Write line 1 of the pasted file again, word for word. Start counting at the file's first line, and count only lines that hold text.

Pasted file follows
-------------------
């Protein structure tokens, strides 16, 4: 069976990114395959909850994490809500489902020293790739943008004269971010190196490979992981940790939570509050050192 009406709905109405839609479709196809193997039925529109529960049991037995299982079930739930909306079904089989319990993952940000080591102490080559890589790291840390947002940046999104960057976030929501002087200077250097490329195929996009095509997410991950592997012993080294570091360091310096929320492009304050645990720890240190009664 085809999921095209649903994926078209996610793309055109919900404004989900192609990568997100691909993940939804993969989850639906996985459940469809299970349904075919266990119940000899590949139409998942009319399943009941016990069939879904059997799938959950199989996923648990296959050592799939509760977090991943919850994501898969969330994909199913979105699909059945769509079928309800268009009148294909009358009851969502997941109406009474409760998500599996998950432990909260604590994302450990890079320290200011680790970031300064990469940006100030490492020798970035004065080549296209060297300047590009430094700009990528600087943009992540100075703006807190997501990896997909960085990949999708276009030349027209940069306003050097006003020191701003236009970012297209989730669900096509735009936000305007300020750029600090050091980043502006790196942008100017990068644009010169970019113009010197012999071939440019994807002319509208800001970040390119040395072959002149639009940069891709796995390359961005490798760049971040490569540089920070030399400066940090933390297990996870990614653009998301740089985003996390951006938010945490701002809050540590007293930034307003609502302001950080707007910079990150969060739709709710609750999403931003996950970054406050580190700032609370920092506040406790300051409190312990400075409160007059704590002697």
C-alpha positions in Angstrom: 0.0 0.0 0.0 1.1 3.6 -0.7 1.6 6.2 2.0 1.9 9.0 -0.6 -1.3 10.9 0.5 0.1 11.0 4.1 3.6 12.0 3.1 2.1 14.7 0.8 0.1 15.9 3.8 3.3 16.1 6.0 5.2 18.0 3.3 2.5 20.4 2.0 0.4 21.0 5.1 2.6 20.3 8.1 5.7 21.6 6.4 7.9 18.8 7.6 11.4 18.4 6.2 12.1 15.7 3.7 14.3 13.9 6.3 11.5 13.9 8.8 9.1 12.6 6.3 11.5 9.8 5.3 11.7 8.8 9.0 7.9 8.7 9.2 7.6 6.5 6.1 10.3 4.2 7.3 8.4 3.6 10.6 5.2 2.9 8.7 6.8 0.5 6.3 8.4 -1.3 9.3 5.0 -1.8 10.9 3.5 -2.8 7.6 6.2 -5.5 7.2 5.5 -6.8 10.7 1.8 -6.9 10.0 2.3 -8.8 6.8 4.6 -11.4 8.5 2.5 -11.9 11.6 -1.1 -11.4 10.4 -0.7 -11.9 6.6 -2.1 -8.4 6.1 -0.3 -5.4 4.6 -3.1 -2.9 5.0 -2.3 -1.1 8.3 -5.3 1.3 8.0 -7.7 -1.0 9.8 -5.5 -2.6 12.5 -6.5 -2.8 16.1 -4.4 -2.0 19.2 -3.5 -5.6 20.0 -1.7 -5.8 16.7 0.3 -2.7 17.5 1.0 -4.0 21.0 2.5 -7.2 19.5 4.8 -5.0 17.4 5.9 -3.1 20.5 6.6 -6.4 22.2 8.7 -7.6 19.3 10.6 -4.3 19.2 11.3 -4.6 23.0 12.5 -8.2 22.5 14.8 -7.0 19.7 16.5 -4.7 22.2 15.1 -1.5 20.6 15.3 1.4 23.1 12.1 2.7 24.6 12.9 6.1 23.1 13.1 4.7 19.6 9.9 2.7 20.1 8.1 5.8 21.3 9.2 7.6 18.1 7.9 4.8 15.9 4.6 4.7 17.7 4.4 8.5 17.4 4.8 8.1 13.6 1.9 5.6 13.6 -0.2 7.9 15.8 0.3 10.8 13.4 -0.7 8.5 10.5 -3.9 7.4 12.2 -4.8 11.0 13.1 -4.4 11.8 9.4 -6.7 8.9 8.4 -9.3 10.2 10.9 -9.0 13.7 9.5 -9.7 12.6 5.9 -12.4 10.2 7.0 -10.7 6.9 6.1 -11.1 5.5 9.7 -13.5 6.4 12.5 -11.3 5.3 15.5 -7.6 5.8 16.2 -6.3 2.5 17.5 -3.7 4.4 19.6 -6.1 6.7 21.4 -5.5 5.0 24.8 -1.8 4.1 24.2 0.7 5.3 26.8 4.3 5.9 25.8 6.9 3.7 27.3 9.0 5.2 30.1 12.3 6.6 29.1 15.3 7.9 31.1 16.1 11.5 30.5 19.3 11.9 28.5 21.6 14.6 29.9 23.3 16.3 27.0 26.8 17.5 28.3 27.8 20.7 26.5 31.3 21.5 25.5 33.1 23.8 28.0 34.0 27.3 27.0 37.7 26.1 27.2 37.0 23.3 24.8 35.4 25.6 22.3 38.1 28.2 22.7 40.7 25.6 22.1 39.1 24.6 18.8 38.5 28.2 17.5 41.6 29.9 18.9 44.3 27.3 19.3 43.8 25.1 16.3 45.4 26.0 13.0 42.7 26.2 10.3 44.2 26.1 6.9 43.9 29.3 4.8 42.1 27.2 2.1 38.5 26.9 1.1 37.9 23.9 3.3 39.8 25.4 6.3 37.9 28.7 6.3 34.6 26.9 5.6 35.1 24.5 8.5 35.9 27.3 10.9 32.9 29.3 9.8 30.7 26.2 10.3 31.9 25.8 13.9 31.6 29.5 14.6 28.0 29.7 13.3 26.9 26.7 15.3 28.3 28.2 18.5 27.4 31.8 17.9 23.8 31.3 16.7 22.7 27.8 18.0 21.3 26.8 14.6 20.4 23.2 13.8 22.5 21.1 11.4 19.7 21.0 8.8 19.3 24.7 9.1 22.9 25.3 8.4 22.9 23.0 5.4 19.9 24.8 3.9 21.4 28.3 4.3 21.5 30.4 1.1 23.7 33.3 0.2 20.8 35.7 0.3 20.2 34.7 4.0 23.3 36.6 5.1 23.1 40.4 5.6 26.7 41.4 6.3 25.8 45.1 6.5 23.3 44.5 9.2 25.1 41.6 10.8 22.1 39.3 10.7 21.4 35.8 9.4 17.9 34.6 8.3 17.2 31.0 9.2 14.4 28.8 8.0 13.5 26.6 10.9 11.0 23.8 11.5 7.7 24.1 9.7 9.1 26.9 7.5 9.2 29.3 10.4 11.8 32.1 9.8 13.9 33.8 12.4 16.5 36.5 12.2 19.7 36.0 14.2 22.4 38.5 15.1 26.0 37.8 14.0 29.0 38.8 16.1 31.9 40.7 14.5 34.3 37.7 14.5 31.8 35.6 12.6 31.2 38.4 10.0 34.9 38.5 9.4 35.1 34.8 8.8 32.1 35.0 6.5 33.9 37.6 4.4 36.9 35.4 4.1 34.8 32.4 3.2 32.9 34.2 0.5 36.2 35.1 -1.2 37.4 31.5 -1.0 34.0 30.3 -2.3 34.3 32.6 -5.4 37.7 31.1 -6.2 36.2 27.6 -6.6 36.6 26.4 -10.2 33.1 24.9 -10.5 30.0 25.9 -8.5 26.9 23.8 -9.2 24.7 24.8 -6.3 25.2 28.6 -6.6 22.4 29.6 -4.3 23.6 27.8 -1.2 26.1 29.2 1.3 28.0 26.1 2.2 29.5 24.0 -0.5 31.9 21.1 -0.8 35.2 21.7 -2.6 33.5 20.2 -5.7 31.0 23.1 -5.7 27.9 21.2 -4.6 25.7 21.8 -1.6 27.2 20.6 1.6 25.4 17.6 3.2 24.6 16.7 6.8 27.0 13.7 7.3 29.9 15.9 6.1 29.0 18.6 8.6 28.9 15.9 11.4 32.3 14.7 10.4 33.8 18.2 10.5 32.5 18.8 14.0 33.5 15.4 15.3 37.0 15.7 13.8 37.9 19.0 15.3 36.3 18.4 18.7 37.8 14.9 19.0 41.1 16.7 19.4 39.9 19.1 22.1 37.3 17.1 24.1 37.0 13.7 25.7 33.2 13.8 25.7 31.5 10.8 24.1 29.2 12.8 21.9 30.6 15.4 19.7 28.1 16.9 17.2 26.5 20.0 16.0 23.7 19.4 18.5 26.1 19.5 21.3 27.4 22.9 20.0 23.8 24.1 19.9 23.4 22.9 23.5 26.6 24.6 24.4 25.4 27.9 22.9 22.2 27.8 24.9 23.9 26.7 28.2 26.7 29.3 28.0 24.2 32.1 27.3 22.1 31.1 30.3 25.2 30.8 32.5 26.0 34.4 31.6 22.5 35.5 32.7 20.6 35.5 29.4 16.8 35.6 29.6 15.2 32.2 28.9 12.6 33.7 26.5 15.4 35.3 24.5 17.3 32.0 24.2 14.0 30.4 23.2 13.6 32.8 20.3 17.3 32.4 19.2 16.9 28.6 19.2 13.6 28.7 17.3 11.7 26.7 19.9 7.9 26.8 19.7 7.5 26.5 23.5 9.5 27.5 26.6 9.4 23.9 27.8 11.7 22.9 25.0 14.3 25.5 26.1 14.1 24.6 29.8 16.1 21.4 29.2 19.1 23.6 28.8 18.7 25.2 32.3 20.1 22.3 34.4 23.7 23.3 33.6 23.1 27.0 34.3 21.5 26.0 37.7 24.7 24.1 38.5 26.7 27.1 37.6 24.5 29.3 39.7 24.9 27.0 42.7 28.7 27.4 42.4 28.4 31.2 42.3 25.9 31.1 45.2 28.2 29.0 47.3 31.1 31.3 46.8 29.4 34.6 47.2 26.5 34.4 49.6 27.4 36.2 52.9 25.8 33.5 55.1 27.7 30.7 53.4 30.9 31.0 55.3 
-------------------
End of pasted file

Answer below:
């Protein structure tokens, strides 16, 4: 069976990114395959909850994490809500489902020293790739943008004269971010190196490979992981940790939570509050050192 009406709905109405839609479709196809193997039925529109529960049991037995299982079930739930909306079904089989319990993952940000080591102490080559890589790291840390947002940046999104960057976030929501002087200077250097490329195929996009095509997410991950592997012993080294570091360091310096929320492009304050645990720890240190009664 085809999921095209649903994926078209996610793309055109919900404004989900192609990568997100691909993940939804993969989850639906996985459940469809299970349904075919266990119940000899590949139409998942009319399943009941016990069939879904059997799938959950199989996923648990296959050592799939509760977090991943919850994501898969969330994909199913979105699909059945769509079928309800268009009148294909009358009851969502997941109406009474409760998500599996998950432990909260604590994302450990890079320290200011680790970031300064990469940006100030490492020798970035004065080549296209060297300047590009430094700009990528600087943009992540100075703006807190997501990896997909960085990949999708276009030349027209940069306003050097006003020191701003236009970012297209989730669900096509735009936000305007300020750029600090050091980043502006790196942008100017990068644009010169970019113009010197012999071939440019994807002319509208800001970040390119040395072959002149639009940069891709796995390359961005490798760049971040490569540089920070030399400066940090933390297990996870990614653009998301740089985003996390951006938010945490701002809050540590007293930034307003609502302001950080707007910079990150969060739709709710609750999403931003996950970054406050580190700032609370920092506040406790300051409190312990400075409160007059704590002697």